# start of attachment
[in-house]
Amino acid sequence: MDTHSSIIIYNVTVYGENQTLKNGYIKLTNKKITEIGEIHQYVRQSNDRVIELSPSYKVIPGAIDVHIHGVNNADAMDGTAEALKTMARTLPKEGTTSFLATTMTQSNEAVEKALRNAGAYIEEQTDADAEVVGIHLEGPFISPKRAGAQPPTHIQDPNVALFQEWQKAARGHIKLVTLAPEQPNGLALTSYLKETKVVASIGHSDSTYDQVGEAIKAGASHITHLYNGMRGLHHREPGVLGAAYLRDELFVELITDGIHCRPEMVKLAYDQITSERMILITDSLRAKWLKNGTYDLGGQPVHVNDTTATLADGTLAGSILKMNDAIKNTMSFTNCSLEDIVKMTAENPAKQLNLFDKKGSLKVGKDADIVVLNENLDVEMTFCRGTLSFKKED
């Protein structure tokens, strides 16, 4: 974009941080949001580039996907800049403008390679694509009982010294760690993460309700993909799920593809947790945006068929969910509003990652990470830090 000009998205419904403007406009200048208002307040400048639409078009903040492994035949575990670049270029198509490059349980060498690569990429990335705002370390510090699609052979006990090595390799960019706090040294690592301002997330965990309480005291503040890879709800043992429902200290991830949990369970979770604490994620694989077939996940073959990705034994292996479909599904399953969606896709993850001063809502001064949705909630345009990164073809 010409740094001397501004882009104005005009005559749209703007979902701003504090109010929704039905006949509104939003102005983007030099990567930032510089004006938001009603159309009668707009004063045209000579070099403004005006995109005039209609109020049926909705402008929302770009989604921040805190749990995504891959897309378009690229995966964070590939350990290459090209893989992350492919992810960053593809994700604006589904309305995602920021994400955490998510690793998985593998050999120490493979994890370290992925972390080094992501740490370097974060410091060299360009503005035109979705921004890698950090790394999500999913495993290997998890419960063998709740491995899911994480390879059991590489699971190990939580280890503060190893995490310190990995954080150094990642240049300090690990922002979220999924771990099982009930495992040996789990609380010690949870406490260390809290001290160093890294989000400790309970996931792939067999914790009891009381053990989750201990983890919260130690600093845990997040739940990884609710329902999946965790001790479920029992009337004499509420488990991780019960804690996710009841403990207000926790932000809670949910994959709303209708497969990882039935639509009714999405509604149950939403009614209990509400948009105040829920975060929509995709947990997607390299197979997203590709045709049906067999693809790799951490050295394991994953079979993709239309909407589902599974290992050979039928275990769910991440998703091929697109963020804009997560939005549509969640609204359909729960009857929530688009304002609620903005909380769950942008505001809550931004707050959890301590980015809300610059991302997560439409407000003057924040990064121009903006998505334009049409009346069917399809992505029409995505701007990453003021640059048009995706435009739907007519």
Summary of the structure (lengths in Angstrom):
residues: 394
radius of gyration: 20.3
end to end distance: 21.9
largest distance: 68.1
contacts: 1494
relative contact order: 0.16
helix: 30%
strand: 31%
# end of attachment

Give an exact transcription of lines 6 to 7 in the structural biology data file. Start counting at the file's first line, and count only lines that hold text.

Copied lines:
radius of gyration: 20.3
end to end distance: 21.9